Potentiometer / rheostat ??

Discussion in 'General Electronics Chat' started by Sparks614, Nov 29, 2007.

  1. Sparks614

    Thread Starter New Member

    Nov 29, 2007
    Thank you for taking the time to read this post.
    I have a small 40 R.P.M. motor that I am trying to use with a Potentiometer or Rheostat to control an adjustable R.P.M.
    I am not very knowledgeable of electronics and I am hoping that I get some information from someone here who is.
    I am not sure if I have the 120v 60Hz. 2.7 watt 40 R.P.M. motor hooked up to the Potentiometer/Rheostat (which I will refer to as the device) correctly. Looking at the device there are 3 legs. From left to right I number them as
    legs 1-2-3 .
    I hook up the 40 R.P.M. motor leads to legs 1 and 3.
    I hook up the 120 volt power cord leads to legs 2 and 3.
    Could you tell me is this a correct connection ? Again, I am totally in the dark with this stuff.

    I get a flash and a spark:confused: because I feel I the rheostat is only rated at 25 ohms and I think I need higher.
    If I have the correct connection do I need to work up to a higher ohm value or a differnet type of device ?
    If so what higher value would you suggest or different device?

    The rheostat that I have is a 3 watt 25 ohm. The 40 R.P.M. motor is rated as 2.7 watt.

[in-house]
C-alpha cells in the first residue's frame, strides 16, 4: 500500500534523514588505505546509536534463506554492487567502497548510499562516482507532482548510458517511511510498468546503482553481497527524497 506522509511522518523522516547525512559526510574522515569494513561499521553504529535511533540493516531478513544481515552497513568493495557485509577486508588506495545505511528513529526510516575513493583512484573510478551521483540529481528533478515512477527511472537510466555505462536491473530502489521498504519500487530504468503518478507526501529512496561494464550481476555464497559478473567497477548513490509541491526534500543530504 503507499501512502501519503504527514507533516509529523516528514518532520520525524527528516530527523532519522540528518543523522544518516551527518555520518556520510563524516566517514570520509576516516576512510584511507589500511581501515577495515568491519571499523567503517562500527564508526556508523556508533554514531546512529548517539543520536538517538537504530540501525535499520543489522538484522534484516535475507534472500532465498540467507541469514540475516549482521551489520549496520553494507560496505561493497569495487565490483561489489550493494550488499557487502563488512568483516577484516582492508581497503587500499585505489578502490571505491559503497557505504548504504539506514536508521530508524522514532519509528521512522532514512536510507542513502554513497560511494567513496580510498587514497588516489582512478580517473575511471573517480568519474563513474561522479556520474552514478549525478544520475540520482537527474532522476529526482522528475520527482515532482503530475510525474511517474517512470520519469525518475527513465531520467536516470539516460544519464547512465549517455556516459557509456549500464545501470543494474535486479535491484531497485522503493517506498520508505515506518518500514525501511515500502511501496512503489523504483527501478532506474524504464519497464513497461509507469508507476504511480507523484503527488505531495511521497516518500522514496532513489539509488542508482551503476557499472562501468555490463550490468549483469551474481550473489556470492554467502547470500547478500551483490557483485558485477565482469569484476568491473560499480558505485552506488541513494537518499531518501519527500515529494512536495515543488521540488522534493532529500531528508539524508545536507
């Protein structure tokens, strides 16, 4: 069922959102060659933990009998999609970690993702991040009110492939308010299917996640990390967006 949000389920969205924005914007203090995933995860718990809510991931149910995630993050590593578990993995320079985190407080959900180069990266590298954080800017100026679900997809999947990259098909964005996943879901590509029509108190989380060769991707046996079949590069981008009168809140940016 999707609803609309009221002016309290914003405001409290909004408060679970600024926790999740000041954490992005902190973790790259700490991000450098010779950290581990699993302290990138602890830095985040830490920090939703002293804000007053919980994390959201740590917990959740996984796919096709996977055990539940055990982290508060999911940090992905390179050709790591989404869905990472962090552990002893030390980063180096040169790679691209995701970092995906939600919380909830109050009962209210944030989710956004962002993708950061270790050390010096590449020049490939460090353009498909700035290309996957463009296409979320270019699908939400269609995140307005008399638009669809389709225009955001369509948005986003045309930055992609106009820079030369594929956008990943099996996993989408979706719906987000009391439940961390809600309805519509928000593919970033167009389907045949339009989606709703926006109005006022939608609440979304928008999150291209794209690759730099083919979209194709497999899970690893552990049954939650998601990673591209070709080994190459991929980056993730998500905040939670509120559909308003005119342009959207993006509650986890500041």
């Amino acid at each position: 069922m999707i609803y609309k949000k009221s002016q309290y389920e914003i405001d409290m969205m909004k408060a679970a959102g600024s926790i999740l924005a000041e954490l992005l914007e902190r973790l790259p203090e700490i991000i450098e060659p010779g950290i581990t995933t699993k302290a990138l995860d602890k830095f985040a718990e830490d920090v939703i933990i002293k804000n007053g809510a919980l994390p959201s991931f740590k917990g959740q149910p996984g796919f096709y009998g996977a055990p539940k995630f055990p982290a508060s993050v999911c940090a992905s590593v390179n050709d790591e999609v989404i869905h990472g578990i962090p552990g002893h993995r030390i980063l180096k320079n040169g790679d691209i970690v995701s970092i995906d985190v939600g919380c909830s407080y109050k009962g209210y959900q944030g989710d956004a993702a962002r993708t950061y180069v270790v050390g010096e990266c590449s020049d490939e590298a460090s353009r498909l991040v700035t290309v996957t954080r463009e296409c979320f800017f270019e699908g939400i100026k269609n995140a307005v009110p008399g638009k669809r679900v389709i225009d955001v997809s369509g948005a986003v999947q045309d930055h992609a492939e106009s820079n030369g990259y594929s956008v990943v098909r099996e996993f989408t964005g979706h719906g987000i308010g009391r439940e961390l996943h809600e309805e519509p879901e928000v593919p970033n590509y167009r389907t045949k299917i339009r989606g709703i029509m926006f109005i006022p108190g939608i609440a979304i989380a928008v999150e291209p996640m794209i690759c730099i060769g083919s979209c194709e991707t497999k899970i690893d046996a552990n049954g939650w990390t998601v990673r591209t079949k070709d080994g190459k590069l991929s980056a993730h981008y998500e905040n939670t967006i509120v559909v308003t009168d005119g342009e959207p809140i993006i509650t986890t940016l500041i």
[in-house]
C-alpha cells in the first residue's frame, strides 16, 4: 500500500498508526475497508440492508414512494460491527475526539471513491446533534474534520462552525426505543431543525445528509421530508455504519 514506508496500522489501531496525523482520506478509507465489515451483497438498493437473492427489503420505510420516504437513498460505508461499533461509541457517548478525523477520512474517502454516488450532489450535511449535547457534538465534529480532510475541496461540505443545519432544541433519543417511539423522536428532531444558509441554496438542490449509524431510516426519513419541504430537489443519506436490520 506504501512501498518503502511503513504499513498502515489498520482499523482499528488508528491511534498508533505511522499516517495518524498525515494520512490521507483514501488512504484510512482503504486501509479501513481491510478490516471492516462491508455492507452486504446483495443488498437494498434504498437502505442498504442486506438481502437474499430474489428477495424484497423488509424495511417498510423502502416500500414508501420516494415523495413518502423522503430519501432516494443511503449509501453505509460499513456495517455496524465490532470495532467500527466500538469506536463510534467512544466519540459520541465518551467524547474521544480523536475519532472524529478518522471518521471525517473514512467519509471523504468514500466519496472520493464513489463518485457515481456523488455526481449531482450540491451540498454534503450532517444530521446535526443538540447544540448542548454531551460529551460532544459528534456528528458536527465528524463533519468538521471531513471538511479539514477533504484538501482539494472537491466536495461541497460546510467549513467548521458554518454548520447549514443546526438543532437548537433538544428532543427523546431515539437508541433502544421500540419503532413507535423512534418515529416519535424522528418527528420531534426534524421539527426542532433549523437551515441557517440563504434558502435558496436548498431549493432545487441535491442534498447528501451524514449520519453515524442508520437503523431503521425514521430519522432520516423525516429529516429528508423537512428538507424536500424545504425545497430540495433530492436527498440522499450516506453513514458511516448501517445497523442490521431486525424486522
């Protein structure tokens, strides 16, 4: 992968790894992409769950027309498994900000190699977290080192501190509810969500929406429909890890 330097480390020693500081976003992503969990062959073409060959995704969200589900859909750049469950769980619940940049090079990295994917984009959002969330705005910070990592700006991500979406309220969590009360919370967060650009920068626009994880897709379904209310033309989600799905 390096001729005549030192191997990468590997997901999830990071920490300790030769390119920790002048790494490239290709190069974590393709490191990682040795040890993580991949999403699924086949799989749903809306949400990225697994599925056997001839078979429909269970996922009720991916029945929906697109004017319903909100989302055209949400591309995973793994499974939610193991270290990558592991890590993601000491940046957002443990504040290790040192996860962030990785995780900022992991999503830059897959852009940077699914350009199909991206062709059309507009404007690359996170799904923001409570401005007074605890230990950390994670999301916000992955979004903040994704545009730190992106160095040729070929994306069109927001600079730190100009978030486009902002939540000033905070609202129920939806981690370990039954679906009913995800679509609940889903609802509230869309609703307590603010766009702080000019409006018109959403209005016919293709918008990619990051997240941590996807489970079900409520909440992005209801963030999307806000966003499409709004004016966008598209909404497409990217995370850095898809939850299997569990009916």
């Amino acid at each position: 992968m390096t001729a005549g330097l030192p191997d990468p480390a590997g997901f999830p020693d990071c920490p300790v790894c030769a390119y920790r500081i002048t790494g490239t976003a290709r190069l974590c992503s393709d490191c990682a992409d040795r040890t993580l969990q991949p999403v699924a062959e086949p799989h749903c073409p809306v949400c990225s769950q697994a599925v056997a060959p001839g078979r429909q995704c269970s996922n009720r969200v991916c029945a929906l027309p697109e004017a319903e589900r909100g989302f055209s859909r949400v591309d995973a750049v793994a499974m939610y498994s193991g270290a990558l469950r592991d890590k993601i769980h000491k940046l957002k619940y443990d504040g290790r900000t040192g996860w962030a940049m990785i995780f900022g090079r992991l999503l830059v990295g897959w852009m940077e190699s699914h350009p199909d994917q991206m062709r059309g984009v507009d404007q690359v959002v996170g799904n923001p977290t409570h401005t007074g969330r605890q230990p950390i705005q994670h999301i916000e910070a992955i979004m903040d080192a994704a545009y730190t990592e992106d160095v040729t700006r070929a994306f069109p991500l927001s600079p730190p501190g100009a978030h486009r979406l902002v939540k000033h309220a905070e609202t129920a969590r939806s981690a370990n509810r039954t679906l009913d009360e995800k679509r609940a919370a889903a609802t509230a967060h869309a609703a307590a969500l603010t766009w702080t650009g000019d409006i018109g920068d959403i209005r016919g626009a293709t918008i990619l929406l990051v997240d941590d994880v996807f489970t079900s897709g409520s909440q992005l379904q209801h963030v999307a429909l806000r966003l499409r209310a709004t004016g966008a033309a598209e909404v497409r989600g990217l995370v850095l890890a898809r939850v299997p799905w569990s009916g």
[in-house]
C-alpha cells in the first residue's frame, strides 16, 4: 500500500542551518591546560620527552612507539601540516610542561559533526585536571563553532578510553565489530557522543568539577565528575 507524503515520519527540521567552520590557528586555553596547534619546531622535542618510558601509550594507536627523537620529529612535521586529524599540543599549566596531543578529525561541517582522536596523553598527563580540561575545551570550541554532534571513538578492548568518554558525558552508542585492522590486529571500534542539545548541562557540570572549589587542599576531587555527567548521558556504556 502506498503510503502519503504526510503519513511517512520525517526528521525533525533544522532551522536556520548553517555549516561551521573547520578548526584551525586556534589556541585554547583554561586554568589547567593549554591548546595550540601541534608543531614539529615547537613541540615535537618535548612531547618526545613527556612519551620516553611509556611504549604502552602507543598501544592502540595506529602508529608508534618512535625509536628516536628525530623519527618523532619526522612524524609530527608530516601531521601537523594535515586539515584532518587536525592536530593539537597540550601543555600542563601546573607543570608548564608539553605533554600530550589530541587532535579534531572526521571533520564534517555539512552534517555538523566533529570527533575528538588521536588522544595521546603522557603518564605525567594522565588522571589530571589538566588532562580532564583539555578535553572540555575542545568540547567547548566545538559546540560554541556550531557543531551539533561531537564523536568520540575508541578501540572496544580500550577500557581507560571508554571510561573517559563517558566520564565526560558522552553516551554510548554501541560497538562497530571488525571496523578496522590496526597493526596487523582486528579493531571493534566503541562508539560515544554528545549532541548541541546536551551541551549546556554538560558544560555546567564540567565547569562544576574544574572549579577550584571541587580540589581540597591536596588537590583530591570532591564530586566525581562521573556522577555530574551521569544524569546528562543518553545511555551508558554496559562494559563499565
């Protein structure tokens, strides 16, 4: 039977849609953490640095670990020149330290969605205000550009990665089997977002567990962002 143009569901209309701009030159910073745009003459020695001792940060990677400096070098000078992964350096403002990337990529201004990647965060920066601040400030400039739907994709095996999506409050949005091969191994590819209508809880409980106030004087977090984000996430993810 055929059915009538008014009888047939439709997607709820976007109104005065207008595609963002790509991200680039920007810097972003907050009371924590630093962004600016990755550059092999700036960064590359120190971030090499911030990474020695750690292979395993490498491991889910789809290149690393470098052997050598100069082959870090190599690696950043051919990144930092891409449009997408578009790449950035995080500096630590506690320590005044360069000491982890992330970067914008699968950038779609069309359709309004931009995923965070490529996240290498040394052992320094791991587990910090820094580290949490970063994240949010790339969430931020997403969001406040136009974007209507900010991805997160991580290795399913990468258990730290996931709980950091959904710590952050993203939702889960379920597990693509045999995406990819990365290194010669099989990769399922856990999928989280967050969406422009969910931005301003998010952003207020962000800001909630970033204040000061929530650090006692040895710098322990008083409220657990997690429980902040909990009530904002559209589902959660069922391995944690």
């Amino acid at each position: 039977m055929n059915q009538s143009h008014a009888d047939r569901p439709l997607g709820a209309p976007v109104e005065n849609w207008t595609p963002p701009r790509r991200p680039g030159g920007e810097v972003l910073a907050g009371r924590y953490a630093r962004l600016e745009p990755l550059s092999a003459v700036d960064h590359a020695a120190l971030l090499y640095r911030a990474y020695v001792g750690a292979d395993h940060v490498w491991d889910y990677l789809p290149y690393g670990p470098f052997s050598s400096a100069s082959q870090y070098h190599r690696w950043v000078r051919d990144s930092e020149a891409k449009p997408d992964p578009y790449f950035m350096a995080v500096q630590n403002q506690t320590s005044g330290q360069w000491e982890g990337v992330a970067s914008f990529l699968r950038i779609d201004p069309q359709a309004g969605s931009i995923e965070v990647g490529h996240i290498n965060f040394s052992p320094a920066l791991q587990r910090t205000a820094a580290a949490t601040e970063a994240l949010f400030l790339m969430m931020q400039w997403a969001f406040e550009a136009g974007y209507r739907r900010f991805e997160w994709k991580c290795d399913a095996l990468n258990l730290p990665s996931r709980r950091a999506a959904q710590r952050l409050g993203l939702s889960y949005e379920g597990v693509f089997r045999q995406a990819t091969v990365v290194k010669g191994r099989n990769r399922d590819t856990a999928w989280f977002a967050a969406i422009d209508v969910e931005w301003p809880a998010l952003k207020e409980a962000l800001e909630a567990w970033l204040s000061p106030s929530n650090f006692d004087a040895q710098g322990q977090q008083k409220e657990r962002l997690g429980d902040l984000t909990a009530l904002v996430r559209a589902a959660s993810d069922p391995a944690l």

All I am looking to do is wire up a Potentiometer/Rheostat that will let the 40 R.P.M. motor be adjustable R.P.M.
    I am a complete rookie at this stuff, I do not know how to calculate the ohm value I need. Any information will be appreciated.
    Thank you.
  2. Ron H

    AAC Fanatic!

    Apr 14, 2005
    You are basically attempting to change the speed by changing the voltage across the motor. You can do this with some types of DC motors, but a universal motor is the only type of AC motor whose speed can be controlled this way. Otherwise, you have to use variable frequency drive, which is complex.
    Furthermore, using a resistor (rheostat ) to control the speed of a motor is not effective unless it has almost no load, because it severely affects the available output torque.